What should founders consider when fundraising?
05 November 2020
The world of fundraising is complex, and we are often asked by founders about the critical factors they need to consider when raising capital.
PwC | Raise Ventures works with high-growth companies seeking investment of £1-30m to scale up their businesses and achieve their growth aspirations. Below, I set out some key questions from our experience that founders must ask themselves before fundraising.
1) What type of investor will help my business achieve its goals?
When taking on investment, careful considerations must be given to potential partners. Aspirations need to be well-matched, with the investor being bought into the strategy and vision of the business. There is also a wide variety of return profile investors will seek - ranging from three to more than ten times return on investment, with some having a more patient approach to capital than others.
Additionally, investors are often experienced in helping emerging businesses grow and can provide further value-adds (such as access to networks) beyond the initial capital injection. As such, founders need to consider what else they would seek from a partnership.
2) How much should I raise, and when is the right time to do so?
Founders are unlikely to secure investment that is disproportionate to the maturity of the business, so have to be realistic about how much they can raise. The use of funds is also a key consideration: is the business looking to develop a minimum viable product, or has it achieved product-market fit and now looking to scale up growth? Investors will have different expectations based on your maturity - the more mature a business, the less likely investors will want to spend money developing the product, instead looking for rapid growth.
Founders could be forgiven the desire to raise as much as possible in a short space of time. However, this could have serious implications for the future - if the business hasn’t reached the right level of maturity relative to the investment, the valuation achieved may be below market levels. Conversely, not raising enough capital would put the business under pressure to achieve its targets without the sufficient time and resources required. Typically, a fundraise should give 18-24 months of cash runway, enabling the business to hit its objectives over that timeframe - as long as they have been set realistically and are achievable.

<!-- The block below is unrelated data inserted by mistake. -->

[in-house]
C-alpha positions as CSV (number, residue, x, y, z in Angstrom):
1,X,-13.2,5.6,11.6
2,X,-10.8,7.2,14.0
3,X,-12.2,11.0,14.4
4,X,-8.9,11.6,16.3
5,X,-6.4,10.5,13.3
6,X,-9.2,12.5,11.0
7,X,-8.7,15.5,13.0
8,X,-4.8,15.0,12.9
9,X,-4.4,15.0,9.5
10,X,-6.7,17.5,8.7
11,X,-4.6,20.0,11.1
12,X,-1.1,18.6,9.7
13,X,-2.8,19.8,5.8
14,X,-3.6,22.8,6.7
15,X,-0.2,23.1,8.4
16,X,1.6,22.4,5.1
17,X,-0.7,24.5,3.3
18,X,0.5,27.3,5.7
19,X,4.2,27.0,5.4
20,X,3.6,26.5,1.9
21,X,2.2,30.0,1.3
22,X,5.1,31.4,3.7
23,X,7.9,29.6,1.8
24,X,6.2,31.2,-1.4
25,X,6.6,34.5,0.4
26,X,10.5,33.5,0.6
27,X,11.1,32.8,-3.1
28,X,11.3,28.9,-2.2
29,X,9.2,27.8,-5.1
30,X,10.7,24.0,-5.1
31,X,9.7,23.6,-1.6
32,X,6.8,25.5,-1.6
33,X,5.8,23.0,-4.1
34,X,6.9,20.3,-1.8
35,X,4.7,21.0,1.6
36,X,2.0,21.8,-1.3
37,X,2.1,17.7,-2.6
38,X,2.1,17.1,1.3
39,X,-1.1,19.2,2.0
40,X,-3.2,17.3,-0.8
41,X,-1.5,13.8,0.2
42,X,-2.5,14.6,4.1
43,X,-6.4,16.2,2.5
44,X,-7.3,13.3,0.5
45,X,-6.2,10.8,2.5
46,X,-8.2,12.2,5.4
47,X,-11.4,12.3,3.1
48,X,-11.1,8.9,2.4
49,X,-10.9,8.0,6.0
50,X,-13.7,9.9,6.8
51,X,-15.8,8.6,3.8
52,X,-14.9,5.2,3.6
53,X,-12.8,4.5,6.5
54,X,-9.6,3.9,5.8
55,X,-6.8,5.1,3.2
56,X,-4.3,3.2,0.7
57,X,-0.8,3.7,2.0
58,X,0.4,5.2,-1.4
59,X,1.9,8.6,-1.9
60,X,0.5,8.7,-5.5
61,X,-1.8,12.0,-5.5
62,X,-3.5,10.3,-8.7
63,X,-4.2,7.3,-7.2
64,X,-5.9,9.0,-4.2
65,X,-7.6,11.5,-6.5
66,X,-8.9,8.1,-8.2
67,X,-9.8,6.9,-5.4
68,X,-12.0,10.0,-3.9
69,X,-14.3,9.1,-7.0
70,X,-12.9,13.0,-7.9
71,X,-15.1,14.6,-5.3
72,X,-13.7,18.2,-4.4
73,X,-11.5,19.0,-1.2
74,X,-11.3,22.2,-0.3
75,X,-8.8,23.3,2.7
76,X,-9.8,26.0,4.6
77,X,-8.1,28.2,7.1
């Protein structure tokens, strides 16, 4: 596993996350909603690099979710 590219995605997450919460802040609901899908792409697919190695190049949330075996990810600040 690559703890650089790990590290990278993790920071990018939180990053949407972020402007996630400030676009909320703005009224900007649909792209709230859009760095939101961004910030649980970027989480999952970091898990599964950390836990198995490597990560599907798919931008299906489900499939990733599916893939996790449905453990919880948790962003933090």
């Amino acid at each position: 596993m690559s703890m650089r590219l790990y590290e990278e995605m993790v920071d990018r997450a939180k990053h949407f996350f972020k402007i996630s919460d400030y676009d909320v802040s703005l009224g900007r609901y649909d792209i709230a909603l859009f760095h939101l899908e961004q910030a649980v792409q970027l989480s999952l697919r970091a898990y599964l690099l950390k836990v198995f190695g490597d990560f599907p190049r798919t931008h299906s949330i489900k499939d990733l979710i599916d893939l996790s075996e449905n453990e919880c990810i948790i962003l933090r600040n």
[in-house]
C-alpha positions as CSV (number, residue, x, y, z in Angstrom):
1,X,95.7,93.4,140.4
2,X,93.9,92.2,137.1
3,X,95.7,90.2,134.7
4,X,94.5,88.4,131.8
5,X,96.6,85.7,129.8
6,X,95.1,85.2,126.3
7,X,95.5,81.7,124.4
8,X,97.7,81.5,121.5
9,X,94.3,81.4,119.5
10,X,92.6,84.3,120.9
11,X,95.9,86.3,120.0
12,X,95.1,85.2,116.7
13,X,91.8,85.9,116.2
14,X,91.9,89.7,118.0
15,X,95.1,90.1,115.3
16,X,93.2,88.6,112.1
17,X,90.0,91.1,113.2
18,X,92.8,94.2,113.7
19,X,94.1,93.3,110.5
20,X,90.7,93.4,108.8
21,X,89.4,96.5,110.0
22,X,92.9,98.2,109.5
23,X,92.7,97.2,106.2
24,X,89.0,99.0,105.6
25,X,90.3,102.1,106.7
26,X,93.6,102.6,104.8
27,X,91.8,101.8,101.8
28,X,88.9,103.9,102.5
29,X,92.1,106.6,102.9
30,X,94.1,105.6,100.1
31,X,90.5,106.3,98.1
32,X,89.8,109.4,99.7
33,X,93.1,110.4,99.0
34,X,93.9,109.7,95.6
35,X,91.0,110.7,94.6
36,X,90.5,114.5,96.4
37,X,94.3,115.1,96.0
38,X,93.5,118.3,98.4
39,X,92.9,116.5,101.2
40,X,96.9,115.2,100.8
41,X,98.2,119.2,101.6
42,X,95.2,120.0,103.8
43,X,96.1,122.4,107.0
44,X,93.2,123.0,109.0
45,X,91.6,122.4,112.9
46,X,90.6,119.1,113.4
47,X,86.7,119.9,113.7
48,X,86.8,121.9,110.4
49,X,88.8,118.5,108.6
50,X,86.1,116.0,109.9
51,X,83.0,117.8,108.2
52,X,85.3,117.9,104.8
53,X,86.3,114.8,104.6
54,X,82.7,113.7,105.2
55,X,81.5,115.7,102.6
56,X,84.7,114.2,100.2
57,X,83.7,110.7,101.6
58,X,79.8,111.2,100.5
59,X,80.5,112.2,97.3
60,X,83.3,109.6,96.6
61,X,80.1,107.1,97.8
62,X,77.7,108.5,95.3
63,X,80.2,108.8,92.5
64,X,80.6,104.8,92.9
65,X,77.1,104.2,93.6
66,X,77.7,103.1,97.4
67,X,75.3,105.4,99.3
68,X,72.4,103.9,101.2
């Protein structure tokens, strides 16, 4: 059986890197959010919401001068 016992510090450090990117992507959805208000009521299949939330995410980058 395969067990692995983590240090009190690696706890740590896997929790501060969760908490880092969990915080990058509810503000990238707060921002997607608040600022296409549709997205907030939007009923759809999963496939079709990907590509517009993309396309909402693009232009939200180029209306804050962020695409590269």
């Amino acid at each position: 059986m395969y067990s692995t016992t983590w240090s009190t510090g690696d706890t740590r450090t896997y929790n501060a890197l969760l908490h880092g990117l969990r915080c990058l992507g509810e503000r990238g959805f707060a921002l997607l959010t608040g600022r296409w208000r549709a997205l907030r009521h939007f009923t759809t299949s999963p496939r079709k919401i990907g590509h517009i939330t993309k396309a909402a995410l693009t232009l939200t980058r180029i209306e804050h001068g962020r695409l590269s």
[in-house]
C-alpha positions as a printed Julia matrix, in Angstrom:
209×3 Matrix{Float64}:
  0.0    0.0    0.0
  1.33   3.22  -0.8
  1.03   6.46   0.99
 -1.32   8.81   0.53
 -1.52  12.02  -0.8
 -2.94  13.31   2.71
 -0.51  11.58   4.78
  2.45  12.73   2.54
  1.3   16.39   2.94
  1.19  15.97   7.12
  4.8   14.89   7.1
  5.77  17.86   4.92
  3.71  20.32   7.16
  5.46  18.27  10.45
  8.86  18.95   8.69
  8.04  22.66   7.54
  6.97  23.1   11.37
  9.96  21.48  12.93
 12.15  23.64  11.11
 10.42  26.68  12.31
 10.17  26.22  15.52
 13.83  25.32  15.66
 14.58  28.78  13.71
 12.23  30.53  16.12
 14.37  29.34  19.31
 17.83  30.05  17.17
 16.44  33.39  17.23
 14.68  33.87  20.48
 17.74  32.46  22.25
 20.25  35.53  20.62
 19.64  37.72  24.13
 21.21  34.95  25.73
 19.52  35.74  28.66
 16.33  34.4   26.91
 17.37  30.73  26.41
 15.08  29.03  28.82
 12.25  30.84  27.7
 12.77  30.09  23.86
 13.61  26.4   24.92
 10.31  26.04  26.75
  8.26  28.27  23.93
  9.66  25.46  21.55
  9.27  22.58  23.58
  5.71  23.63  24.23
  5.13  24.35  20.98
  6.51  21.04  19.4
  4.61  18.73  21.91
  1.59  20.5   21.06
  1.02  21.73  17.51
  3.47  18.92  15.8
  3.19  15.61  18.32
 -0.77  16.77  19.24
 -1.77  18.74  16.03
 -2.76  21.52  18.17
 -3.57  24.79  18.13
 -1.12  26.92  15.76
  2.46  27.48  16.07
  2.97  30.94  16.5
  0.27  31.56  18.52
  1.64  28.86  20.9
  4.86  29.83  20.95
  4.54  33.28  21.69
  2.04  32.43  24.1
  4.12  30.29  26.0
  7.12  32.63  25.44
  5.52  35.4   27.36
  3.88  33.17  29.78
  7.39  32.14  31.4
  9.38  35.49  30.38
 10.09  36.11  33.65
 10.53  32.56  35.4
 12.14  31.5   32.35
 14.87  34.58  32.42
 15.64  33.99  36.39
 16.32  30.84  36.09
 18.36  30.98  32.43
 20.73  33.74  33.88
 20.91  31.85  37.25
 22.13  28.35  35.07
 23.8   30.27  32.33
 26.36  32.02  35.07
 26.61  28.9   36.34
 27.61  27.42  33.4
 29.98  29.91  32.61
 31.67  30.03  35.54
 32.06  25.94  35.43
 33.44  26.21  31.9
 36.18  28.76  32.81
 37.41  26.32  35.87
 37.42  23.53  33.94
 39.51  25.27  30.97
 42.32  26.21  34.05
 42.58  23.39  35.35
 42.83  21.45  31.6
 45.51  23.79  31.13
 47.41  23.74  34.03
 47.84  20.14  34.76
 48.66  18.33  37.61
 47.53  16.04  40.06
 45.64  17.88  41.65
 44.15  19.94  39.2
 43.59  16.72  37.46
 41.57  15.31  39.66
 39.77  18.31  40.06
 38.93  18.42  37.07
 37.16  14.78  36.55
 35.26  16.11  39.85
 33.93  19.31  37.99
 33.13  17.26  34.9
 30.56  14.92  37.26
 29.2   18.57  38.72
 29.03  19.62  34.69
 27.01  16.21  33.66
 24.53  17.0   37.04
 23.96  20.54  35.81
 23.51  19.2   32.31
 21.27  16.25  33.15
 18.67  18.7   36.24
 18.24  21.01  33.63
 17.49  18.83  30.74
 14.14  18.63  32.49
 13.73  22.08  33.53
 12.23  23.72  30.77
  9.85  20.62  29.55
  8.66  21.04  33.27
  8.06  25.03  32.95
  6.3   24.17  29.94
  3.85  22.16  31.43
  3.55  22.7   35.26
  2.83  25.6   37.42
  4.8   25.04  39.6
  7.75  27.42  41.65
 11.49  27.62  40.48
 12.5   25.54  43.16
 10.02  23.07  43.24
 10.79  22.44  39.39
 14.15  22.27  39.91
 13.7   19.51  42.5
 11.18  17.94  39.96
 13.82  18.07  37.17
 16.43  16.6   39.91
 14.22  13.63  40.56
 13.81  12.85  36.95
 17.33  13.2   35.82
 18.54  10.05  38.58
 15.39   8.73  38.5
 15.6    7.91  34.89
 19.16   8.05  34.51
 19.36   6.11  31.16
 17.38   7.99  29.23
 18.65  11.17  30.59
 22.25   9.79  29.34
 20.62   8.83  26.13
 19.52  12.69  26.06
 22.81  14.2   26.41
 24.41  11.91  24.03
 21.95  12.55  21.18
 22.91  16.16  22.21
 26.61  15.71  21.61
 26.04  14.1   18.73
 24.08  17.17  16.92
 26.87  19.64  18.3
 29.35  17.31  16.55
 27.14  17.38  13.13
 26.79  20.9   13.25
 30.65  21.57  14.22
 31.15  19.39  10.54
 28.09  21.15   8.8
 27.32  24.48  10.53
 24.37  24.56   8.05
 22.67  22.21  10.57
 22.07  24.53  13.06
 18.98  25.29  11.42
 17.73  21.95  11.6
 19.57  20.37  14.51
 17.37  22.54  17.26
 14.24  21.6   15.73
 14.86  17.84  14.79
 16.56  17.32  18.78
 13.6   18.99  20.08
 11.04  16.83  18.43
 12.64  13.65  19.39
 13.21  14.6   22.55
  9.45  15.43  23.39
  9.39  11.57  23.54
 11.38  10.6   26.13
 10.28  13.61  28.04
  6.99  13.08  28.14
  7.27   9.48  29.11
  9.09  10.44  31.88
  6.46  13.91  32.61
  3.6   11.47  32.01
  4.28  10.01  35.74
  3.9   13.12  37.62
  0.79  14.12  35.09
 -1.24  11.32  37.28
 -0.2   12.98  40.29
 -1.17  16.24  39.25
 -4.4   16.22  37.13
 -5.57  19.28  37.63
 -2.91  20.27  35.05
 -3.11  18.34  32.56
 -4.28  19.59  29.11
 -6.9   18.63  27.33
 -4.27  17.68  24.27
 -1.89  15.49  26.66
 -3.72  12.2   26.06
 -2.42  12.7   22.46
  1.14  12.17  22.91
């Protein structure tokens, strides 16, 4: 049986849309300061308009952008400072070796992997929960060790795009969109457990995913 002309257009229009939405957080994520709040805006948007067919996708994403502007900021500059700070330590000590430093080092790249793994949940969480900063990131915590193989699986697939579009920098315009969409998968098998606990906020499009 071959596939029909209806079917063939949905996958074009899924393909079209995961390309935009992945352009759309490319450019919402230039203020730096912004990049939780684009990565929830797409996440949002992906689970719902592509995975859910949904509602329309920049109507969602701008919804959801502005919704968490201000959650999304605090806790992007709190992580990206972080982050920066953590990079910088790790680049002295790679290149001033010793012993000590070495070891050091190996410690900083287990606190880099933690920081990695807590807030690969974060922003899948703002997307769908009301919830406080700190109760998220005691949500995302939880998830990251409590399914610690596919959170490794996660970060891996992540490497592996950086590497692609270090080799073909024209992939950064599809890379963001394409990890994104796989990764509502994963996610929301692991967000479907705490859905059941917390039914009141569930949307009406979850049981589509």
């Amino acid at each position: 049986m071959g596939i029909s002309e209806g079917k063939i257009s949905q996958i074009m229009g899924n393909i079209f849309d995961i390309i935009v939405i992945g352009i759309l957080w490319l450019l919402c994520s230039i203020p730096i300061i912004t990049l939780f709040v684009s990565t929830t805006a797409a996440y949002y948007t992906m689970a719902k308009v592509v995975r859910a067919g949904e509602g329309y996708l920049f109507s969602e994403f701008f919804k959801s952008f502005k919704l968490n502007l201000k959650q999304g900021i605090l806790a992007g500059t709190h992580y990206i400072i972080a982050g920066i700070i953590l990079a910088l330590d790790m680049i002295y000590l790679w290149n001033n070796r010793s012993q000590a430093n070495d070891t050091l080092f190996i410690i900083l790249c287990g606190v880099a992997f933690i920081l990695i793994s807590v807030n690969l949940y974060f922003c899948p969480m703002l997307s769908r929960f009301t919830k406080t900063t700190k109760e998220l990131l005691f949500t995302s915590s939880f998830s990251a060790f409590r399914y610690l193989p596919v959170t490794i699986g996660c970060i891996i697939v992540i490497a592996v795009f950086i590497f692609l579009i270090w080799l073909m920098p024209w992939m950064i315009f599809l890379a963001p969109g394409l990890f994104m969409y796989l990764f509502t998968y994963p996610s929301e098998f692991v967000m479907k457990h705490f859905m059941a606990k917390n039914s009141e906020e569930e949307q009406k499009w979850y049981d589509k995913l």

3) How will I manage the investment process?
Raising capital requires bandwidth along with careful planning and resourcing - it is almost a full-time job itself, given how competitive securing investment can be. There are four key stages founders must navigate:
- Building a high-quality suite of investor documents: investors will expect a premium pitch deck, financial model and investor business plan when initially analysing the opportunity.
- Accessing introductions to the right investors: securing investment at this stage is similar to a matchmaking process - given the high levels of competition in the space, knowing who to access and how to get in front of them is key.
- Managing the due diligence process: investors require access to a data room to validate the investment opportunity, looking through information such as historic financials, sales reports and other key information.
- Agreeing the final terms of the investment: negotiating the final terms of the investment can be a difficult and time-consuming exercise in itself. Without the right expertise and support, founders may not achieve investment that is on the best possible terms for themselves and the business as a whole.
Get in touch for help with fundraising
Navigating the world of fundraising for emerging businesses is complex, but ultimately can lead to the achievement of personal and professional aspirations. Should you wish to discuss any of the above with the PwC | Raise Ventures team, please do get in touch.